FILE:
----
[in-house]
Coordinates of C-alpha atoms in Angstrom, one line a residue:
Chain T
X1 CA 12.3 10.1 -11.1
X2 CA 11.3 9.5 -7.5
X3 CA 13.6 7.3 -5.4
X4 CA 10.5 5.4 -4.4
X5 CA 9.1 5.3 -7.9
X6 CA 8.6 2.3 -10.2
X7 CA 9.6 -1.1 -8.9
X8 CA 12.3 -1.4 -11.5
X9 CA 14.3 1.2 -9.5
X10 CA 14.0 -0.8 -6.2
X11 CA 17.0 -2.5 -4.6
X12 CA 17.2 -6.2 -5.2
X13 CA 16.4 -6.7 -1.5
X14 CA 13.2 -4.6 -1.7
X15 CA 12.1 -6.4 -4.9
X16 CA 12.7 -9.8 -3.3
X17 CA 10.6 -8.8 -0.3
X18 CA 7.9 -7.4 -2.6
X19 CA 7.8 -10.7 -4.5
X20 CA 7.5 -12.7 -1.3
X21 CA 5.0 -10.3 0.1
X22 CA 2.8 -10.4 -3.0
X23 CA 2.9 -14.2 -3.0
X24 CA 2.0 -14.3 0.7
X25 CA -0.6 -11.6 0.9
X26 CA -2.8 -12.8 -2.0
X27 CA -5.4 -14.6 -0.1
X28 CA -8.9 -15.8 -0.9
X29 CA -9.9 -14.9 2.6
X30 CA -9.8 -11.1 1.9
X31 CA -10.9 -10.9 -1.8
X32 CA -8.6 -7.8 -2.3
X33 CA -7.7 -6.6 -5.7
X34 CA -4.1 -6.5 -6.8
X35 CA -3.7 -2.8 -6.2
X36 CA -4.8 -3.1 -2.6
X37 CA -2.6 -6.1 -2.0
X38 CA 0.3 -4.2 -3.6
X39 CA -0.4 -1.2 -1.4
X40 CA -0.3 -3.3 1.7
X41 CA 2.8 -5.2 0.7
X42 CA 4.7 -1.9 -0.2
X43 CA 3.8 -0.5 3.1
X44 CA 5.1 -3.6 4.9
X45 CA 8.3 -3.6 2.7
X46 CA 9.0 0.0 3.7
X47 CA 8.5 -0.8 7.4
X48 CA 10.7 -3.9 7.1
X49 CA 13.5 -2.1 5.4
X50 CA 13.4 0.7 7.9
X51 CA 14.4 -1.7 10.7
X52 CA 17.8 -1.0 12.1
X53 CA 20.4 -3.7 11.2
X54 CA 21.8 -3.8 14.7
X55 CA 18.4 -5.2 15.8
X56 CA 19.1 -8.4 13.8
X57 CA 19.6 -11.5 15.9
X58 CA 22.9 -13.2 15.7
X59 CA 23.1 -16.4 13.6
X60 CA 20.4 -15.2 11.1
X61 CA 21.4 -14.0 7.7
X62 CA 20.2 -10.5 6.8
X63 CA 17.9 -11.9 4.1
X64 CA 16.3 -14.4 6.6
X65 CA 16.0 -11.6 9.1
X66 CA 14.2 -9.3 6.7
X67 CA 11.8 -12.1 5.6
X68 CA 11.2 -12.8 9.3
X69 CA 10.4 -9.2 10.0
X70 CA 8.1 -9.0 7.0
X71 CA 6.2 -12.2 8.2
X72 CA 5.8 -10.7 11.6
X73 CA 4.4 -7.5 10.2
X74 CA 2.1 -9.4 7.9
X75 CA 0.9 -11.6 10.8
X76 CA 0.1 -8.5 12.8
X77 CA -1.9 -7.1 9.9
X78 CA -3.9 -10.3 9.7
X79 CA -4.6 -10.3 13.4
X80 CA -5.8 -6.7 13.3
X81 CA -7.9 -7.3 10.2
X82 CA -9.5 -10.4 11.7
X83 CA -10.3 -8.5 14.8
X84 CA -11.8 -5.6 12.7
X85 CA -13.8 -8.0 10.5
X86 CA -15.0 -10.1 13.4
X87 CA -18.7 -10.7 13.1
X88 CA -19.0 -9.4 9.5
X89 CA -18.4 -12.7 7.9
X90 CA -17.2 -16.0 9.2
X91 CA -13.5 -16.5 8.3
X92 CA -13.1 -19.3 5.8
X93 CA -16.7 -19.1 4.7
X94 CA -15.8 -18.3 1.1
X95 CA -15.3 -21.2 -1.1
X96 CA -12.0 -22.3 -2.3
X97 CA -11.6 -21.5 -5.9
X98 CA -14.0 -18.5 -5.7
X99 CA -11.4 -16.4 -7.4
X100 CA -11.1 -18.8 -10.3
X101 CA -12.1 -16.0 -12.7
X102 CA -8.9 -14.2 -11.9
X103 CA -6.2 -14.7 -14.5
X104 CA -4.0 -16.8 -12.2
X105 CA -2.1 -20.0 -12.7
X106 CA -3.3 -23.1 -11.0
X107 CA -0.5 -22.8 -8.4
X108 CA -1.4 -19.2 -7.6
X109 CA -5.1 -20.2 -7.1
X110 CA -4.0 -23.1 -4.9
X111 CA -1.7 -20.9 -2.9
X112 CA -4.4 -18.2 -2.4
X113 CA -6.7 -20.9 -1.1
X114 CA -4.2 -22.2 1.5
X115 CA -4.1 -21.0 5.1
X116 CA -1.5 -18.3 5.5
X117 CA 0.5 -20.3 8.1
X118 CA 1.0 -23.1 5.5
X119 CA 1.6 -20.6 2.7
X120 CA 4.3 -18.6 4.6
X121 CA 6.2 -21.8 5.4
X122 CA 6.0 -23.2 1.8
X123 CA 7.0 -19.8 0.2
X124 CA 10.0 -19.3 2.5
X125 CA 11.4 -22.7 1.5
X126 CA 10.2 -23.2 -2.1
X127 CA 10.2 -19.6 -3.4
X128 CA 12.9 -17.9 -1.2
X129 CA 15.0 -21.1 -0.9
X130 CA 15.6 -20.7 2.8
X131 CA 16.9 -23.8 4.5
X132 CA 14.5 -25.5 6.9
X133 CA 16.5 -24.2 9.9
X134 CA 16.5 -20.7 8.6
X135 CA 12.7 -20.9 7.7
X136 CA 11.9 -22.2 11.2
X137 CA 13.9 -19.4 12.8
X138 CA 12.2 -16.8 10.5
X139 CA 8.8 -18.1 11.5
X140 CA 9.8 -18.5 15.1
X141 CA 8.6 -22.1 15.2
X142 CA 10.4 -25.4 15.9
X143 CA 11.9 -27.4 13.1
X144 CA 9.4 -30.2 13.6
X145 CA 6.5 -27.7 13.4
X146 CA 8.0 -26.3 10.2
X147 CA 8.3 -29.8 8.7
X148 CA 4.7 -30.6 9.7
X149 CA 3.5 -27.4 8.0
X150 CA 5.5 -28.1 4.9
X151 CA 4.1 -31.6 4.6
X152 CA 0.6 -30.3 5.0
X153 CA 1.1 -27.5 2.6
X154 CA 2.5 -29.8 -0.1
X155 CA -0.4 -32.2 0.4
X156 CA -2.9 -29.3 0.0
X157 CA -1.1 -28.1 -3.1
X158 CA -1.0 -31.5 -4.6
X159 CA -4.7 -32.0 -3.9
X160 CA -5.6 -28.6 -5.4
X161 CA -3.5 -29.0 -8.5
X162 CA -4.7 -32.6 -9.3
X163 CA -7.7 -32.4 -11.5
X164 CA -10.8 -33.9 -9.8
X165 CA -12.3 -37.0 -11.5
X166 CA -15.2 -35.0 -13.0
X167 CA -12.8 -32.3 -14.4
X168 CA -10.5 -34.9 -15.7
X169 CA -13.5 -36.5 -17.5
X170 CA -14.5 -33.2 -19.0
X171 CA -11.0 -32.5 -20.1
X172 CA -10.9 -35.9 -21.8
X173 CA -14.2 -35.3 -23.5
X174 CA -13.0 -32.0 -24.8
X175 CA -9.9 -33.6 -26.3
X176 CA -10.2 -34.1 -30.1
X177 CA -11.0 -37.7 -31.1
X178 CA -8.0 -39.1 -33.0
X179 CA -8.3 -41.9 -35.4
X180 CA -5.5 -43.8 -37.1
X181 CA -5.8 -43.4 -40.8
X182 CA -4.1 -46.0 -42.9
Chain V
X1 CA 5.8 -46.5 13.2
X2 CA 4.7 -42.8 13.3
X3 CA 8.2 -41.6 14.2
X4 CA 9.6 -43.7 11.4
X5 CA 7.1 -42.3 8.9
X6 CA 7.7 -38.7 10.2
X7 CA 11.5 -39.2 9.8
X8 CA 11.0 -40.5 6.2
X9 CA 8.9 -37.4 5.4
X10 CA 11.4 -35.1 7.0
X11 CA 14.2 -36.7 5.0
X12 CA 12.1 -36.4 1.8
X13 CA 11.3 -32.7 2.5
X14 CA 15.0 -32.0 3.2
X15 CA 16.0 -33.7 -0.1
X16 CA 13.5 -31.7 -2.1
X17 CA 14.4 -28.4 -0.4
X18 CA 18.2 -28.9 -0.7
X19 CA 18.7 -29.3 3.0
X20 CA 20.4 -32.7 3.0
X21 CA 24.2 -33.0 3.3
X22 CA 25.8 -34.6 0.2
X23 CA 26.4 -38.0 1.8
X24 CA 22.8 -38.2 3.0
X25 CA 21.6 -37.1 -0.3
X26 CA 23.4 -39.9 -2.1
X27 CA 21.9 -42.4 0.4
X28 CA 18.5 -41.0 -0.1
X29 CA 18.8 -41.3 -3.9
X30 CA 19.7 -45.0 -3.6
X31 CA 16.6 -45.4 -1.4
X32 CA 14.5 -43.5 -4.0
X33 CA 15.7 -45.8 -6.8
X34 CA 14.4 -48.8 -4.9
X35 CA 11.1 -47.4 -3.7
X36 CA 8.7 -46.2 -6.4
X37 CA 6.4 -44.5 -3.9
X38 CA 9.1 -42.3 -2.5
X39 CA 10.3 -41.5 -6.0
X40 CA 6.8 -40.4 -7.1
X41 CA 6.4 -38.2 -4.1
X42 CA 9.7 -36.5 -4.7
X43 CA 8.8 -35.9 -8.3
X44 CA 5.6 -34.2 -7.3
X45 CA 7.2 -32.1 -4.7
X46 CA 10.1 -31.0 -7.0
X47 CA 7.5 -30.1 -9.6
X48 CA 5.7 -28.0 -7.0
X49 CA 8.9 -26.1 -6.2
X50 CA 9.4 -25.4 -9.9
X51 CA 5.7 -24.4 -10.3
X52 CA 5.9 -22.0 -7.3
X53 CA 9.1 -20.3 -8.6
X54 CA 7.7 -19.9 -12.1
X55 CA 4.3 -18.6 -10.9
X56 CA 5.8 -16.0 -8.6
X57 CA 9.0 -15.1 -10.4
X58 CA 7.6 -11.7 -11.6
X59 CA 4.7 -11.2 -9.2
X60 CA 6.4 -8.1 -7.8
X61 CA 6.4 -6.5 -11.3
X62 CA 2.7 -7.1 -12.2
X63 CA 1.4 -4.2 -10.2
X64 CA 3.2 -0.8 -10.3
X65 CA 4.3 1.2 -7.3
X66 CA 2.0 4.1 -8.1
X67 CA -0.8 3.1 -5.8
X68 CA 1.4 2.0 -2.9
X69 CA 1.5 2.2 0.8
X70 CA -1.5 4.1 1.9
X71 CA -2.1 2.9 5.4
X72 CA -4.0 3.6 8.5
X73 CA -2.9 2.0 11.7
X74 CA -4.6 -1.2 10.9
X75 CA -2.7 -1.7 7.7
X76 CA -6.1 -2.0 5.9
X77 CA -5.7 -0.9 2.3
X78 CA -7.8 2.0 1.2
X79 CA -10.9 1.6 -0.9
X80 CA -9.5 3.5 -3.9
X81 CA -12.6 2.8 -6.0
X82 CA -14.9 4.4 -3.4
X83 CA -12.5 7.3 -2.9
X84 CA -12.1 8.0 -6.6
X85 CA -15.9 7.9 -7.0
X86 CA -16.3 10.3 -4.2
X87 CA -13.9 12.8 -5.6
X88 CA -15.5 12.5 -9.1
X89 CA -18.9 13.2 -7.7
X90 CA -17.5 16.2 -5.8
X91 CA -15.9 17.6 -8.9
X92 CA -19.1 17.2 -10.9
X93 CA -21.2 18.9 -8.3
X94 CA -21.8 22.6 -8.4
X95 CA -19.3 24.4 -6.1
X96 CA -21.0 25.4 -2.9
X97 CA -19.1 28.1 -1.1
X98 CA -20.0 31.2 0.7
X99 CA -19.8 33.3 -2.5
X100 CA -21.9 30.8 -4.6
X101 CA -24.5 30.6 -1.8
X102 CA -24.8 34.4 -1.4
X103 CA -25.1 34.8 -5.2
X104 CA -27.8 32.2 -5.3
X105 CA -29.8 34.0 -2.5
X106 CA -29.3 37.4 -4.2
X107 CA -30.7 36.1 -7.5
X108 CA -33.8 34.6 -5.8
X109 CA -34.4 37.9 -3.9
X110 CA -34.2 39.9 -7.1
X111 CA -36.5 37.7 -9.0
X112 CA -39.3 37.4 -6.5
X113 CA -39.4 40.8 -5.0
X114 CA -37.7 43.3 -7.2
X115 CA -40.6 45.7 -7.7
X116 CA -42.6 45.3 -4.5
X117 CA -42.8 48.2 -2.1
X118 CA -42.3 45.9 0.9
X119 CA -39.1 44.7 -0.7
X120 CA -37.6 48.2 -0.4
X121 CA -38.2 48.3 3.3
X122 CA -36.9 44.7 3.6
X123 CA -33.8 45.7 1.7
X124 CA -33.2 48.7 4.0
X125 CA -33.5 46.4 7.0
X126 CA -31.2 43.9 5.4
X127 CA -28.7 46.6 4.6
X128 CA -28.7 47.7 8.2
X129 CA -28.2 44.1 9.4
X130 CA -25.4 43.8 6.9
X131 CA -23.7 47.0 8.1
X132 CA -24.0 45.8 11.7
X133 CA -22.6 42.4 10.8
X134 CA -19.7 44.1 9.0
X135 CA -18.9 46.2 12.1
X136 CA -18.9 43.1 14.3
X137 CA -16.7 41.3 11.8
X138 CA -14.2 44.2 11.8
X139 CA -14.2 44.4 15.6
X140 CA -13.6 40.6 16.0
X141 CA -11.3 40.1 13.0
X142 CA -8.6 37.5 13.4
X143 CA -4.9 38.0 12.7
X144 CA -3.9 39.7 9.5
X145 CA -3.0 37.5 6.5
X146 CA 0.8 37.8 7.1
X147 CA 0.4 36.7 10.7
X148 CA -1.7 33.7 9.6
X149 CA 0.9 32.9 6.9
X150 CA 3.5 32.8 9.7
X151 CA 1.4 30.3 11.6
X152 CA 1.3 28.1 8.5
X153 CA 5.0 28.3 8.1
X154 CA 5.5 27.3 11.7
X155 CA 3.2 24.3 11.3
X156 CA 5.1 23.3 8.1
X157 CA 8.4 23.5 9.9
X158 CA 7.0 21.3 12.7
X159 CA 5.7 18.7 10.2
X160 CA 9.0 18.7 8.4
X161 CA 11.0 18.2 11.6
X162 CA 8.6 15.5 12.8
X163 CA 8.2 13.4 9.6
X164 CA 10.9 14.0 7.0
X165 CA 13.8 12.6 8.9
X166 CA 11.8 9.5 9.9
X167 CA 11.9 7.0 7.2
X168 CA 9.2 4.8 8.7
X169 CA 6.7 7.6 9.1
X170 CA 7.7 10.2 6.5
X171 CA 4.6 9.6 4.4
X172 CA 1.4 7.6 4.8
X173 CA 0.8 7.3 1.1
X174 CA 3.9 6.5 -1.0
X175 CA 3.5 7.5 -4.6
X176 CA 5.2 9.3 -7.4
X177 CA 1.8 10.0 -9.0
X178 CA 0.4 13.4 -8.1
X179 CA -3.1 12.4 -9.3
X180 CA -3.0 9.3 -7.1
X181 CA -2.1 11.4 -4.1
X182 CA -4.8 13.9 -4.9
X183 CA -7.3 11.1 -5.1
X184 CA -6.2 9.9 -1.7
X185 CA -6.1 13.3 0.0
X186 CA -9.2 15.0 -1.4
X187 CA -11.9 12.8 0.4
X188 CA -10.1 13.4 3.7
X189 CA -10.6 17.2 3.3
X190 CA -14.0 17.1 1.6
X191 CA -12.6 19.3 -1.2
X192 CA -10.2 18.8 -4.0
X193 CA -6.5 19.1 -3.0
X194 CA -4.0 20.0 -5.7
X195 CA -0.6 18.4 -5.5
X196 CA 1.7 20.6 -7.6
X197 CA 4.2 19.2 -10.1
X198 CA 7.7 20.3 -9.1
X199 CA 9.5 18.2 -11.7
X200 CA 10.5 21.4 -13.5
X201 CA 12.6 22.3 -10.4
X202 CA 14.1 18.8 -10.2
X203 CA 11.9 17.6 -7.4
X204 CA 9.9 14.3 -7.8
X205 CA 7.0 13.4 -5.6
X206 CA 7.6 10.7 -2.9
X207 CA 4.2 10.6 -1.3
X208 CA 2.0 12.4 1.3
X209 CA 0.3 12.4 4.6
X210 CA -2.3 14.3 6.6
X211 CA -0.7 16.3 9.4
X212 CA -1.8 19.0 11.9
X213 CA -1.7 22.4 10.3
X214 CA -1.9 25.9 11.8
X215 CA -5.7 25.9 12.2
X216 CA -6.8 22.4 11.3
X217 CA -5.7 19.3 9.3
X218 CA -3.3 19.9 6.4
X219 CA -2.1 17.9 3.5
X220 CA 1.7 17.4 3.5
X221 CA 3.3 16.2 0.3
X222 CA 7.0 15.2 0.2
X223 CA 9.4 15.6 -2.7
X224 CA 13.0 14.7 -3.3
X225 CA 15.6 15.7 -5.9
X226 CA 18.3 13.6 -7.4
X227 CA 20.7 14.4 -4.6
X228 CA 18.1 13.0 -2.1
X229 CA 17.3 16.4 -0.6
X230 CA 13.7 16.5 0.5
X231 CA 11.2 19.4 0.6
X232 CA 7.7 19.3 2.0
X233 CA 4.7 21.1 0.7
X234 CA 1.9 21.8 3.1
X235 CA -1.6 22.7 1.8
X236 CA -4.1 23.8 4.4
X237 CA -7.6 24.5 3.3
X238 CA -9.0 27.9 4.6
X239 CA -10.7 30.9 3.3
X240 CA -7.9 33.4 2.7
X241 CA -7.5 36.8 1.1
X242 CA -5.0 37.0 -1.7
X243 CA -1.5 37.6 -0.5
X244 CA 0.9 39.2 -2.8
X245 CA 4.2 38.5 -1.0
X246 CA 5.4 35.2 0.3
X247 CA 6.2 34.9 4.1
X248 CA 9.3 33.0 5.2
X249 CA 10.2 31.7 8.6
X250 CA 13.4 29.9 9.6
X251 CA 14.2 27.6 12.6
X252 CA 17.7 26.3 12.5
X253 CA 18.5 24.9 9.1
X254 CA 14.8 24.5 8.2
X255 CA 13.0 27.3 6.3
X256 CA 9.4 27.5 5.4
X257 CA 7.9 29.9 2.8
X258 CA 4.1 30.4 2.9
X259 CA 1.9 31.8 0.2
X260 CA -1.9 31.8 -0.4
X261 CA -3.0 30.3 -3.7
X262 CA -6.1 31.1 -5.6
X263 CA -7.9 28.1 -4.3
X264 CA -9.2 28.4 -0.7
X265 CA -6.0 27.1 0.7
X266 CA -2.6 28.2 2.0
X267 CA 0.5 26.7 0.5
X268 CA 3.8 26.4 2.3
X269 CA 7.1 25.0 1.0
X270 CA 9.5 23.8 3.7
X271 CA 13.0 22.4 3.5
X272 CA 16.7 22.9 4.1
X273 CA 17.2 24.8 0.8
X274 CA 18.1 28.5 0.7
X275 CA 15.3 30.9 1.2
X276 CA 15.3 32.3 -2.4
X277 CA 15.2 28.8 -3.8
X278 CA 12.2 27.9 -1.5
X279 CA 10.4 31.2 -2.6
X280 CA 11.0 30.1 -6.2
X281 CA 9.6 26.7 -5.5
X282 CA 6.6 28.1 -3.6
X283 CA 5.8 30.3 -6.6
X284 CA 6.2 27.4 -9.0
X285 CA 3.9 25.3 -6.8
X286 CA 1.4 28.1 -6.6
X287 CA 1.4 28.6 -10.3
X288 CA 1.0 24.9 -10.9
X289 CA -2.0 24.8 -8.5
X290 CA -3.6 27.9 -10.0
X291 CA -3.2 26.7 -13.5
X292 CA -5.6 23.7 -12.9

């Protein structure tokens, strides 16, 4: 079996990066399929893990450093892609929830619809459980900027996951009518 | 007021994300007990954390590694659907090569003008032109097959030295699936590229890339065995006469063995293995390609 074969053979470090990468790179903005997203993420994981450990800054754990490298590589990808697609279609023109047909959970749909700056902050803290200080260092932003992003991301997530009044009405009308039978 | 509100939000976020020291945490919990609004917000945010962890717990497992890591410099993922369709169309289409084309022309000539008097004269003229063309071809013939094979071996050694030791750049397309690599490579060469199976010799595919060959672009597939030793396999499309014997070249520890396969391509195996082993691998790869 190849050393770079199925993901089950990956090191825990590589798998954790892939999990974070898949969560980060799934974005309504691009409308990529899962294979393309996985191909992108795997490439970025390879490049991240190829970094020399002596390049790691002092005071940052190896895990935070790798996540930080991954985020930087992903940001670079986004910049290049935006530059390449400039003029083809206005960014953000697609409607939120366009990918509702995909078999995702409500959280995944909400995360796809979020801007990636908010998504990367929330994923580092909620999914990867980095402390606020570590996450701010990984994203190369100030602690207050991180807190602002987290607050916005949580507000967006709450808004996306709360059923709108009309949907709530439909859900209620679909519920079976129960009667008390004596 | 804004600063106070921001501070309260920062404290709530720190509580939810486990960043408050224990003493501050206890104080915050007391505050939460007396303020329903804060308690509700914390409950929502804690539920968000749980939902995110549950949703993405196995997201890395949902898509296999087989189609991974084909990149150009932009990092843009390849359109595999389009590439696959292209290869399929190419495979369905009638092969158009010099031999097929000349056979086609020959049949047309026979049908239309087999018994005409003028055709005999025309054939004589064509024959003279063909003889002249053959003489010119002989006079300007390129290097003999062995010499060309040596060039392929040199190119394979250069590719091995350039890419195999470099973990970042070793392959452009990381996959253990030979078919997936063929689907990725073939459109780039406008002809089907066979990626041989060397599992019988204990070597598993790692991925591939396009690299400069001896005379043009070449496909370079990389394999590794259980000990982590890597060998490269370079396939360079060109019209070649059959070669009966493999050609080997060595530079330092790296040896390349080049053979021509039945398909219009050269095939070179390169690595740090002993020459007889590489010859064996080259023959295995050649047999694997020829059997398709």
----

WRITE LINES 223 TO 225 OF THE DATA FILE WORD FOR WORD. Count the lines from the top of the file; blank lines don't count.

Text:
X37 CA 6.4 -44.5 -3.9
X38 CA 9.1 -42.3 -2.5
X39 CA 10.3 -41.5 -6.0